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    Autonomic dysfunction is an underrecognized complication of acute ischemic stroke. The cortical regulation of sympathetic activation is predominantly lateralized to the right hemisphere and parasympathetic activation to the left hemisphere. However, prior evidence is lacking regarding ischemic lesions in unilateral hemisphere that concomitantly cause sympathetic and parasympathetic dysfunction. We present the case of a 73-year-old woman with acute ischemic stroke in the left middle cerebral artery territory, whose neurological symptoms improved significantly after thrombolysis and endovascular thrombectomy. She presented residual scattered small infarctions involving the left insula and lateral parietal cortex. However, she experienced obvious autonomic symptoms that included orthostatic hypotension, which is indicative of sympathetic dysfunction, and micturition difficulty with exaggerated reflex tachycardia, indicative of parasympathetic dysfunction. The sympathetic and parasympathetic functions sequentially resolved on days 10 and 20 after stroke onset, respectively. The case revealed insight into the phenomenon and recovery course of concurrent sympathetic and parasympathetic dysfunction associated with ischemic lesions in the left hemisphere.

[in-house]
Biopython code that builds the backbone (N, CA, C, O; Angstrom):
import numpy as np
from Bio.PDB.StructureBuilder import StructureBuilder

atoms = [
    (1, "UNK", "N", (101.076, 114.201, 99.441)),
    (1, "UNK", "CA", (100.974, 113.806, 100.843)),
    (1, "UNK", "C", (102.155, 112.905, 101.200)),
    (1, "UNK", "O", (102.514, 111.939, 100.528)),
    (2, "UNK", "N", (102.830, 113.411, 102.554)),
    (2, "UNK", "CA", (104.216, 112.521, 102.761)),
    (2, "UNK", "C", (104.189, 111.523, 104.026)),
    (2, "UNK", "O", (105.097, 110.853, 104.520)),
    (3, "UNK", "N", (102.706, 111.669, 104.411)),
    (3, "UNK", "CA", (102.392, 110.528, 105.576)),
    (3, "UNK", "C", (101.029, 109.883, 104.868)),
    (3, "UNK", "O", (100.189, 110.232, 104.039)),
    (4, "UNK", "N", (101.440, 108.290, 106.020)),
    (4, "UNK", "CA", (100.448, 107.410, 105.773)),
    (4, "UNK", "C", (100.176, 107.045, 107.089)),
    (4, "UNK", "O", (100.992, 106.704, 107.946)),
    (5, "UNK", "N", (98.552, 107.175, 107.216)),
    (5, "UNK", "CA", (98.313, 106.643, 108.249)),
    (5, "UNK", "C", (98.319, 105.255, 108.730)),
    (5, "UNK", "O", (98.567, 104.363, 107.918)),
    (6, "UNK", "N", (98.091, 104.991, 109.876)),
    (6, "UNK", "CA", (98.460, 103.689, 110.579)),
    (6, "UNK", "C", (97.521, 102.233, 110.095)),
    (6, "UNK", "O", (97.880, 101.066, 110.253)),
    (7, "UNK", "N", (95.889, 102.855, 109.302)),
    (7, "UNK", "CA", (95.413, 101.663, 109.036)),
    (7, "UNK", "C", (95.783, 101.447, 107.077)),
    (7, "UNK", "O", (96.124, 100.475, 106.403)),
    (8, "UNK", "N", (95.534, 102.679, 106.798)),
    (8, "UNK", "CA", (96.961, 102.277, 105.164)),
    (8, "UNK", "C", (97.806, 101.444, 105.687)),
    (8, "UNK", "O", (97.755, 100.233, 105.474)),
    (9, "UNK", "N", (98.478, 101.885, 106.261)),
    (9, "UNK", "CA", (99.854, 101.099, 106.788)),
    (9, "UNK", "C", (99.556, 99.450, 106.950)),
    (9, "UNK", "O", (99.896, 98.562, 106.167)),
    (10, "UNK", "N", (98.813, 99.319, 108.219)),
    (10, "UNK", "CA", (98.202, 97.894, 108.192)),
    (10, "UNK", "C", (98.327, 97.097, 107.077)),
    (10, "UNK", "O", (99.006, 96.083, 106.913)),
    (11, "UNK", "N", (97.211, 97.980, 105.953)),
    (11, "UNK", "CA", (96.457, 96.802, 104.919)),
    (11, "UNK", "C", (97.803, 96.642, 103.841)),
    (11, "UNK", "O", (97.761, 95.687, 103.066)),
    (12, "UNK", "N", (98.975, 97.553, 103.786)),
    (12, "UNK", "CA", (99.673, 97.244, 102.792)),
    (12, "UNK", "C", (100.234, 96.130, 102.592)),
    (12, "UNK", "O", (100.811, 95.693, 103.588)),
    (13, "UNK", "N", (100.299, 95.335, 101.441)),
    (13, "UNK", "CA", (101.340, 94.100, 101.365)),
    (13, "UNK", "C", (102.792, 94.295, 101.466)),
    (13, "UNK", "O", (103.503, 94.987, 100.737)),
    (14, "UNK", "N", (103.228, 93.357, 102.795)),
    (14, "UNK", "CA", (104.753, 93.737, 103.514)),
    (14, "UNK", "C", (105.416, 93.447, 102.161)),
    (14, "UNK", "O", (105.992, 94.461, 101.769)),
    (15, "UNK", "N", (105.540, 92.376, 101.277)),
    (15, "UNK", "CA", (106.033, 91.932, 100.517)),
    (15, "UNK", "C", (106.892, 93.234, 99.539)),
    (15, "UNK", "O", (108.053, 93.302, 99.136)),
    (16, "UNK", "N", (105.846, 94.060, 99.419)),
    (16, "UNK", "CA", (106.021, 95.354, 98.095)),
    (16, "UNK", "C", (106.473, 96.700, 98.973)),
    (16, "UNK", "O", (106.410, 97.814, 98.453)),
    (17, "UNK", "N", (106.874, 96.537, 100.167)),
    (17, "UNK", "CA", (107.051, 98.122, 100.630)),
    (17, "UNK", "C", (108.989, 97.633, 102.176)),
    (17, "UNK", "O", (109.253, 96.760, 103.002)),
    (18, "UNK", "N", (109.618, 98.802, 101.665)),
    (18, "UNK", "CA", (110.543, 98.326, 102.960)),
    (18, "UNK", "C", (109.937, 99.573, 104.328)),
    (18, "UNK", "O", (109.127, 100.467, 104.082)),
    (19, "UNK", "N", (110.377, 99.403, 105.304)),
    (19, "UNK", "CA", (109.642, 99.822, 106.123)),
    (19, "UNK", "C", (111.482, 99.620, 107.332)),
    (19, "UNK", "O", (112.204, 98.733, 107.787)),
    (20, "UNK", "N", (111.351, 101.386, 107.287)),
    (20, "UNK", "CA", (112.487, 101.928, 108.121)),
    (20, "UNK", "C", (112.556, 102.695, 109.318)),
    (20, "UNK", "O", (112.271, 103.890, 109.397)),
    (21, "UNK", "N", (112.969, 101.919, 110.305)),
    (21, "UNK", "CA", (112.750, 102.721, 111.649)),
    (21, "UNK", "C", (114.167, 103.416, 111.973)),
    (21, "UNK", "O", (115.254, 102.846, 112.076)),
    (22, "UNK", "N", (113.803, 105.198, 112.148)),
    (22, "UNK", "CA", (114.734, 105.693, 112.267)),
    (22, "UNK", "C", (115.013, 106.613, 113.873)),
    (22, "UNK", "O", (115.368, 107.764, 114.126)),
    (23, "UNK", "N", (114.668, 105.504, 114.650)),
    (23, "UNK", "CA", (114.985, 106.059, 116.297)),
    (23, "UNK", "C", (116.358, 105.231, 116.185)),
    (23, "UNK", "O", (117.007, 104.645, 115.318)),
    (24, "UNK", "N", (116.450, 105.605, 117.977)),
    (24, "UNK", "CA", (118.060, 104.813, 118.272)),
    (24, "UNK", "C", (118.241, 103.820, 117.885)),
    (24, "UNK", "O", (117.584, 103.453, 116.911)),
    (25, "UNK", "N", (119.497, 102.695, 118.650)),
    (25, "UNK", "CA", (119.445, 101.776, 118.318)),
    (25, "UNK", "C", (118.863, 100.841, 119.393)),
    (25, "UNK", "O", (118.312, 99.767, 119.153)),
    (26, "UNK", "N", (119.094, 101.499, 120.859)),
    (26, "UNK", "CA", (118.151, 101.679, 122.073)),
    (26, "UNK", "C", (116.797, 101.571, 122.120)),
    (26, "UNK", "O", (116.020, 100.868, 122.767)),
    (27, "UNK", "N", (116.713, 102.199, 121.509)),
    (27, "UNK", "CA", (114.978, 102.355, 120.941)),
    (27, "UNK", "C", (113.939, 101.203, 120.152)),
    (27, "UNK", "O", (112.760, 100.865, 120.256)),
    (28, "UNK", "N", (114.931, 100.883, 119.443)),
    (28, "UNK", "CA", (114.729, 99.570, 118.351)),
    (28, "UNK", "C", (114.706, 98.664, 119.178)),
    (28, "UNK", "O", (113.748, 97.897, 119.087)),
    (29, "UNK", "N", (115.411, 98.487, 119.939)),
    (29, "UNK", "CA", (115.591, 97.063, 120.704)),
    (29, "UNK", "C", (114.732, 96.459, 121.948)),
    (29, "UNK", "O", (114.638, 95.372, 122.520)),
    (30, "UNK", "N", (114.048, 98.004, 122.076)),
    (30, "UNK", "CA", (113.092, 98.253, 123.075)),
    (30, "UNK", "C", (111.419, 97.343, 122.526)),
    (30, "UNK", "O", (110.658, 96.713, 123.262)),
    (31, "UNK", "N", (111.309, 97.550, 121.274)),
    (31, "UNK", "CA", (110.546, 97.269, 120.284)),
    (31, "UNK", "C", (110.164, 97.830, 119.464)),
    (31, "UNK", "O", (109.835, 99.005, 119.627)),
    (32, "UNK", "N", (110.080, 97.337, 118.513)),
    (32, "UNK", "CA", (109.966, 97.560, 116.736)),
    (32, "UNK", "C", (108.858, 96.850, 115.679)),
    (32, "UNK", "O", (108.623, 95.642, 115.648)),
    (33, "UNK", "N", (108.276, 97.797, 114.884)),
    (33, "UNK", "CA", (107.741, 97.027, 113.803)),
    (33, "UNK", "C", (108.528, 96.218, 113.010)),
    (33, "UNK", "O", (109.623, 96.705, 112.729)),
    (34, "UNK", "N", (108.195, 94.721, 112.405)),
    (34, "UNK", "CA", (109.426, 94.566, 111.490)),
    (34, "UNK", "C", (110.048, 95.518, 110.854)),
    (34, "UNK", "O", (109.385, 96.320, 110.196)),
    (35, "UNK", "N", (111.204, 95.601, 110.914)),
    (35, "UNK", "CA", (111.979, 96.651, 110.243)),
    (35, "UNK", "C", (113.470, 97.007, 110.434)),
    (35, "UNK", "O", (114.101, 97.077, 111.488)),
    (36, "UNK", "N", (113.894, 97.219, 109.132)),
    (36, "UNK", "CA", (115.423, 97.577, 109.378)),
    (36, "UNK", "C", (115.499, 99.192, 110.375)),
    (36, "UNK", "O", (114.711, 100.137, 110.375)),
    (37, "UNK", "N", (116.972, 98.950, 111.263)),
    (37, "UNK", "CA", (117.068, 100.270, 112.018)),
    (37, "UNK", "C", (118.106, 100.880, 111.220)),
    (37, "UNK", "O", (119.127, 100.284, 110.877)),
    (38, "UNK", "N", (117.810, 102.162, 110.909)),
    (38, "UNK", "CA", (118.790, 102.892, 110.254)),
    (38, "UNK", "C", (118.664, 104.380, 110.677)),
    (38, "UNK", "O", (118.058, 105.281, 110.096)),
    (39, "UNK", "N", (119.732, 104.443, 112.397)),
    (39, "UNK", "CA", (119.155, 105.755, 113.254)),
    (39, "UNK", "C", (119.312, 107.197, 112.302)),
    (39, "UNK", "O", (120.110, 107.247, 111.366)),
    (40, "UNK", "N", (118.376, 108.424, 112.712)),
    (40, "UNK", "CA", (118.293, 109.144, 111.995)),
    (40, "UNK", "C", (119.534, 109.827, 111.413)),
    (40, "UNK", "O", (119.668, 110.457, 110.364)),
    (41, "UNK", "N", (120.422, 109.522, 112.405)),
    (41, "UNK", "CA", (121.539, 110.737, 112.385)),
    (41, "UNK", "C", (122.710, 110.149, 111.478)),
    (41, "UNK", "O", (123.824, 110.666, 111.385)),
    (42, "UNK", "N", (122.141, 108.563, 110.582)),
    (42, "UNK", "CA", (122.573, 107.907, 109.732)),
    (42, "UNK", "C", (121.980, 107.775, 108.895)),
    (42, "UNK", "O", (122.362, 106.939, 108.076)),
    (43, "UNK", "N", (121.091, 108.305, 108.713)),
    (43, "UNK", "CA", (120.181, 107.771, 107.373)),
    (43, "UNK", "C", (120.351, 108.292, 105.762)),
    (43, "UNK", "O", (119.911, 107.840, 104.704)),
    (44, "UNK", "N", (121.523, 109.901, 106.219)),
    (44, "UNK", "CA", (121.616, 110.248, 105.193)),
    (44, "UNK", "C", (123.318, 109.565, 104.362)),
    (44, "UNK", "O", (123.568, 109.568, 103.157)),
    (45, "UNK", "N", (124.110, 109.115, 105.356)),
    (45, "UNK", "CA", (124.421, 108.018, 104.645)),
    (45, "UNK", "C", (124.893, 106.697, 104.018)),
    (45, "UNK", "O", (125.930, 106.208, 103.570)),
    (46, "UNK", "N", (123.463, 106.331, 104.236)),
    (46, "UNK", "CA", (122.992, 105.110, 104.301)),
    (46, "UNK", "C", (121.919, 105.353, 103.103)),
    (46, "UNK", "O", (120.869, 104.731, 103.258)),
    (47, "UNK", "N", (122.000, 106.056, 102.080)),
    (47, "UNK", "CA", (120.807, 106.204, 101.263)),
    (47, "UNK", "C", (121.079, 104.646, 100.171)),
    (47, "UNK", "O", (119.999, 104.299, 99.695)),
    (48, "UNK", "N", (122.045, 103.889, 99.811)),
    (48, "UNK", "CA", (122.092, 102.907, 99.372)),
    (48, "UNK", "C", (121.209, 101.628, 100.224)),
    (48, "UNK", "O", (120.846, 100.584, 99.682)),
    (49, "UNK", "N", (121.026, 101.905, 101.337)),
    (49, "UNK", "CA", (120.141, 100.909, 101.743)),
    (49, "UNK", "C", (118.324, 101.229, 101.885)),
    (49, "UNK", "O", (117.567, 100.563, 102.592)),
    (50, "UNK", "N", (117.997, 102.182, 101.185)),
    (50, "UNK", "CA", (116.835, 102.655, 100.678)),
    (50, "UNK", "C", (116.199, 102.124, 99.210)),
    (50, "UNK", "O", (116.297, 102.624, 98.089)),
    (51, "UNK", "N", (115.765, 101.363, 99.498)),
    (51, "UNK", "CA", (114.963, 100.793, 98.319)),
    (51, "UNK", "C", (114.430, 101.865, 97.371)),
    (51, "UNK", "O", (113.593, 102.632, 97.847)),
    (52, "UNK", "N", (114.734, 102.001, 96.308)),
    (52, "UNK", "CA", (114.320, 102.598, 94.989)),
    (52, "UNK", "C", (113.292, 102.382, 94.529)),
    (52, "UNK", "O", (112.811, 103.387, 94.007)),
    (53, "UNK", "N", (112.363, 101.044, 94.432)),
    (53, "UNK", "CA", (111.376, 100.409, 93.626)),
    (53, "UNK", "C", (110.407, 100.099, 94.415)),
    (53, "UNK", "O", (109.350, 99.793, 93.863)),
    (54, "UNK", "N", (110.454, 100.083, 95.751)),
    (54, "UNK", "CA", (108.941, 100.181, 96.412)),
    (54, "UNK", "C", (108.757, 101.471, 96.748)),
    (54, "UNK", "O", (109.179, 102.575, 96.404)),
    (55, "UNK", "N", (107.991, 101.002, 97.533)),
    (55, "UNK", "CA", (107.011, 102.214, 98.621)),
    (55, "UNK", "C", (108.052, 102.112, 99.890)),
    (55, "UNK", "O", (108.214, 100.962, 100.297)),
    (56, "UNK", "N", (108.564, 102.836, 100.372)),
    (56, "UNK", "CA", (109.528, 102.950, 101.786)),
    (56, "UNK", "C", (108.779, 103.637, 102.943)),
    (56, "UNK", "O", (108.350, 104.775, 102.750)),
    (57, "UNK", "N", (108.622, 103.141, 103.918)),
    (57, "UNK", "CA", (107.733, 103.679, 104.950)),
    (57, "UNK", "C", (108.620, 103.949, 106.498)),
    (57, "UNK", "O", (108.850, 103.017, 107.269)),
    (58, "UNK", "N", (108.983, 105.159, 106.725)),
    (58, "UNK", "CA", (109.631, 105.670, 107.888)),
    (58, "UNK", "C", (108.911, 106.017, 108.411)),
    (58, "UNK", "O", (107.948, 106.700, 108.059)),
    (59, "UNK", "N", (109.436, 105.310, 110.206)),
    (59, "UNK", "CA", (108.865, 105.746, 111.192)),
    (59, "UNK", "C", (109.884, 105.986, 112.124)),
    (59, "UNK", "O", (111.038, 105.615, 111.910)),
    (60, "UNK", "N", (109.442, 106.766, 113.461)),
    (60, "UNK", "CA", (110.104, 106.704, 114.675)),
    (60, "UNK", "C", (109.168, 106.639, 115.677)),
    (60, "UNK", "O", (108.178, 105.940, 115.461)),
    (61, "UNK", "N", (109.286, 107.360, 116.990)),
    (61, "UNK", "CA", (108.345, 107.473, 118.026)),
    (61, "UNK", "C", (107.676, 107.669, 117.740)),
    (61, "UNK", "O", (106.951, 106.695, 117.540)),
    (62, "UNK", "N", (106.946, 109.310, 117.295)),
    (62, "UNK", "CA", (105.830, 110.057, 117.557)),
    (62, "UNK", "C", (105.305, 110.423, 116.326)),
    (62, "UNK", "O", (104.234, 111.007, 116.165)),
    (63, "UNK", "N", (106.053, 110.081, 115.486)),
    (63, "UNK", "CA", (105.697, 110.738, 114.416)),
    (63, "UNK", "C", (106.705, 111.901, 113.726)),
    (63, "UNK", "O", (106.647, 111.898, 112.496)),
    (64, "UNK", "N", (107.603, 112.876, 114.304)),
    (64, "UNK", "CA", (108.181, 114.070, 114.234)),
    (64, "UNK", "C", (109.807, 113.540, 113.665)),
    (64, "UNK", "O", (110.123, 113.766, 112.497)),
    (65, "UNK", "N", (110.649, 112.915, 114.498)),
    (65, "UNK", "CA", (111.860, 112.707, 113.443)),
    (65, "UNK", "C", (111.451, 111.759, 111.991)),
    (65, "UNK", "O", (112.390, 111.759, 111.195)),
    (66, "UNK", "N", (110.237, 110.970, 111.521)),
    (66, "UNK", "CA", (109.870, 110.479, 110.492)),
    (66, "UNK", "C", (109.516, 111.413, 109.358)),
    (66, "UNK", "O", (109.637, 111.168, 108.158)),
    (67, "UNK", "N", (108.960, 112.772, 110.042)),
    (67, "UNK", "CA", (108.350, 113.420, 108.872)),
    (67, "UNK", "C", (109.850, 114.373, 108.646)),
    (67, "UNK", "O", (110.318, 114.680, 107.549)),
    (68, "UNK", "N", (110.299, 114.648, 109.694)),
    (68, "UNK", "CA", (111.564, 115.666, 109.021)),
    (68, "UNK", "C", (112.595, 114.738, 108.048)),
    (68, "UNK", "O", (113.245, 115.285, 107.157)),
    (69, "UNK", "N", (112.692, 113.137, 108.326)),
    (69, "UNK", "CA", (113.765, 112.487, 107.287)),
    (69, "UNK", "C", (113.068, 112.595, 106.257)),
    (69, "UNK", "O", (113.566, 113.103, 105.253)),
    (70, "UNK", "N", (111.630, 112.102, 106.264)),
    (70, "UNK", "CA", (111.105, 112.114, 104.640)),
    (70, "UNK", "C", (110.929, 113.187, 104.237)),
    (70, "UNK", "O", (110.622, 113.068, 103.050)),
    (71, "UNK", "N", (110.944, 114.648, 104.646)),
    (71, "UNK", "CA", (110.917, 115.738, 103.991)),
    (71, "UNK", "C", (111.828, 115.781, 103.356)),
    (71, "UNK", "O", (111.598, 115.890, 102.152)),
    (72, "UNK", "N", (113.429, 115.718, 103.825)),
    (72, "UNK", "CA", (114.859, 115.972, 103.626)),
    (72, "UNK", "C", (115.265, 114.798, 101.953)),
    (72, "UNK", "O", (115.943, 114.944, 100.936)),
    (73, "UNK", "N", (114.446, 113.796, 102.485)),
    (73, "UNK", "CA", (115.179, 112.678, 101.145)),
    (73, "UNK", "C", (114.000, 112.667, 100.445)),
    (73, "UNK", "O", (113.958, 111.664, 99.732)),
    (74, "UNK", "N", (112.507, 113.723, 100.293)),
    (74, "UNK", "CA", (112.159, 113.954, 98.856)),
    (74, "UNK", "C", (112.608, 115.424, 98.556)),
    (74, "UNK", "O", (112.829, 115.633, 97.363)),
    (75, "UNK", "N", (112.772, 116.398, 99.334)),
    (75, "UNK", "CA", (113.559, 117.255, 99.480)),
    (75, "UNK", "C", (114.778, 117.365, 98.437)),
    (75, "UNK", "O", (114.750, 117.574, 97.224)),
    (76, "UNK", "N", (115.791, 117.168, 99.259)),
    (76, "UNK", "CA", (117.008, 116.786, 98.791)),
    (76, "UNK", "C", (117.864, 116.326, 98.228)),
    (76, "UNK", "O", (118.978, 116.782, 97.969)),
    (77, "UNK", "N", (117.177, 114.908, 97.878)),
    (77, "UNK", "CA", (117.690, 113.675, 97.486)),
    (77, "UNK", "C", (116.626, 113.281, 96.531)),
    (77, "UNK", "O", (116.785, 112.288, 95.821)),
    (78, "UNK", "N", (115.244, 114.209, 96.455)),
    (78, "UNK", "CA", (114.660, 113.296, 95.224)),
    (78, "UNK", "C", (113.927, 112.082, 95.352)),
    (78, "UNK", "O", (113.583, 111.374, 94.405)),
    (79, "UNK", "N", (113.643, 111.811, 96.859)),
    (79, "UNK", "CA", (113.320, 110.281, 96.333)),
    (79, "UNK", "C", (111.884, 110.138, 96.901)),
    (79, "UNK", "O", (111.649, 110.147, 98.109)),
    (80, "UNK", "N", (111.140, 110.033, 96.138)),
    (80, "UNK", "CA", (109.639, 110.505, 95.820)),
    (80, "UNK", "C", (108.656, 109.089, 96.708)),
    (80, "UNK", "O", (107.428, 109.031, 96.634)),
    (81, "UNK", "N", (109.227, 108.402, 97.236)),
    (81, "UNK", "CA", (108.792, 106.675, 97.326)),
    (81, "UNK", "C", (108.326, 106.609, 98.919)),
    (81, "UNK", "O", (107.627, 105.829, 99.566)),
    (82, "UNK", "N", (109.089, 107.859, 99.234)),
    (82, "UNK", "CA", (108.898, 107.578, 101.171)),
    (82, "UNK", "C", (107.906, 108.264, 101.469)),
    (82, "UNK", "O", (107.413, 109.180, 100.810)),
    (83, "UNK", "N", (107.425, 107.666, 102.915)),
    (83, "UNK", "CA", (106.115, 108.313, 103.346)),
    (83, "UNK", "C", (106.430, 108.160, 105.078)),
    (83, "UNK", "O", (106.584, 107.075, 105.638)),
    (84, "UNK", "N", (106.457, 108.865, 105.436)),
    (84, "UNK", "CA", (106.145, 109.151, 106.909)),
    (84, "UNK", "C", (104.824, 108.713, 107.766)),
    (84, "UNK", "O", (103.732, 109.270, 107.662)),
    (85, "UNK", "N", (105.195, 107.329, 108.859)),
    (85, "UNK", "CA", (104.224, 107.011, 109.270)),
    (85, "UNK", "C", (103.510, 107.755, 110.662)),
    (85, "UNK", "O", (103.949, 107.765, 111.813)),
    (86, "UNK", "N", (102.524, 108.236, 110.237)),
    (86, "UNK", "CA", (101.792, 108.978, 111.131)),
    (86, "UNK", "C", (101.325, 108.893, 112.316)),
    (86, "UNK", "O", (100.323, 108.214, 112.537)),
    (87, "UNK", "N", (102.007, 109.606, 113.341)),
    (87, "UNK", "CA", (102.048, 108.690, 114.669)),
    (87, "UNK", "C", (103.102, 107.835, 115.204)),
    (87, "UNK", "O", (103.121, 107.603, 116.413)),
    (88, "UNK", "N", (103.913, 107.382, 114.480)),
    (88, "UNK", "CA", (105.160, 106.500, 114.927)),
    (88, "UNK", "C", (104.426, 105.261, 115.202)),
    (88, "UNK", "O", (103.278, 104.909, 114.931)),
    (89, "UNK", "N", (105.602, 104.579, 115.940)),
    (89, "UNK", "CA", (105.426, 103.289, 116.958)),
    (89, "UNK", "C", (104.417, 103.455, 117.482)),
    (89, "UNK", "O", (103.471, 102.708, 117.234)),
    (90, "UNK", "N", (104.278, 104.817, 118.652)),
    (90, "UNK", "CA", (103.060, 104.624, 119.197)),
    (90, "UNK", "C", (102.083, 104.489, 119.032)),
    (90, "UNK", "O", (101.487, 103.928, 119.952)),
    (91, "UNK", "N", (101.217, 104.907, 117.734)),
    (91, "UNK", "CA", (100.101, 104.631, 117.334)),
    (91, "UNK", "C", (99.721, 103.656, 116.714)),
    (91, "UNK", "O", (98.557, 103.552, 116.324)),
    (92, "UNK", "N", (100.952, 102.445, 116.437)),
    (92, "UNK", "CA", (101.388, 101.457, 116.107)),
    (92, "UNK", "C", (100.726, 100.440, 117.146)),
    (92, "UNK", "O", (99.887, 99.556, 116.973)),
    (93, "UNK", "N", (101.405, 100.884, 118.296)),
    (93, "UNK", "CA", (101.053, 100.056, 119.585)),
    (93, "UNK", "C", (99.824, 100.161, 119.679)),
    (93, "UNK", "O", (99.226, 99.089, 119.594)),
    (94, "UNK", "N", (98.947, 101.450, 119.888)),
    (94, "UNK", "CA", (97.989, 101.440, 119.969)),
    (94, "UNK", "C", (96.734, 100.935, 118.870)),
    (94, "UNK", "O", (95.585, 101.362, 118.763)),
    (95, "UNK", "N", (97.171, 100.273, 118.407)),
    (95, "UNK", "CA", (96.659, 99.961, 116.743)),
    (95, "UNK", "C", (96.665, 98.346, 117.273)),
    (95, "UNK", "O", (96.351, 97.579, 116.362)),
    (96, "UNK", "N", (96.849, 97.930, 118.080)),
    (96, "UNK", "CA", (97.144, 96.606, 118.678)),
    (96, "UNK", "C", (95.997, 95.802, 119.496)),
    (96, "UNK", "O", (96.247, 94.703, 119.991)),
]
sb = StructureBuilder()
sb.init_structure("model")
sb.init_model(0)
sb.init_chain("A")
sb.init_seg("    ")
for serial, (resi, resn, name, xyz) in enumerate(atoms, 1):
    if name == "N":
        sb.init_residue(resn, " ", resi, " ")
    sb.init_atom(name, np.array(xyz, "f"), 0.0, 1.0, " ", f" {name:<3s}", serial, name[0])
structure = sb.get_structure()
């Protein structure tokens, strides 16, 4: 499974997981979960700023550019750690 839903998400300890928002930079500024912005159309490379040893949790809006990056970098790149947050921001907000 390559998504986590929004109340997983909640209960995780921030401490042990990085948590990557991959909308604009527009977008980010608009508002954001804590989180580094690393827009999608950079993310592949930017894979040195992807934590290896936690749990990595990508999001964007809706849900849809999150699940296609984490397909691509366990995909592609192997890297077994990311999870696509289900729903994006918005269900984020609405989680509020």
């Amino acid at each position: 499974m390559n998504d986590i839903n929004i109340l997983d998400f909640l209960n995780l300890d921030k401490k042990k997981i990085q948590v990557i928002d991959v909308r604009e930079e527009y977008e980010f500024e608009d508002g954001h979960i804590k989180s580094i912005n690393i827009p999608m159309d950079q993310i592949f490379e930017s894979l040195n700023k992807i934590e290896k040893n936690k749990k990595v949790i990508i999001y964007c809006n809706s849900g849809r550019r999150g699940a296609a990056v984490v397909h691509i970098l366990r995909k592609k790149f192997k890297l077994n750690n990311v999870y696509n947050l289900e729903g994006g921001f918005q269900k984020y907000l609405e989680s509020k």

Citation

    Ting-Yu Chang, Pin-Shiuan Chen, Shin-Joe Yeh, Sung-Chun Tang, Li-Kai Tsai, Jiann-Shing Jeng. Concomitant Sympathetic and Parasympathetic Dysfunction after Acute Ischemic Stroke. Acta neurologica Taiwanica. 2022 Dec 30;31(4):174-178

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    PMID: 35470411

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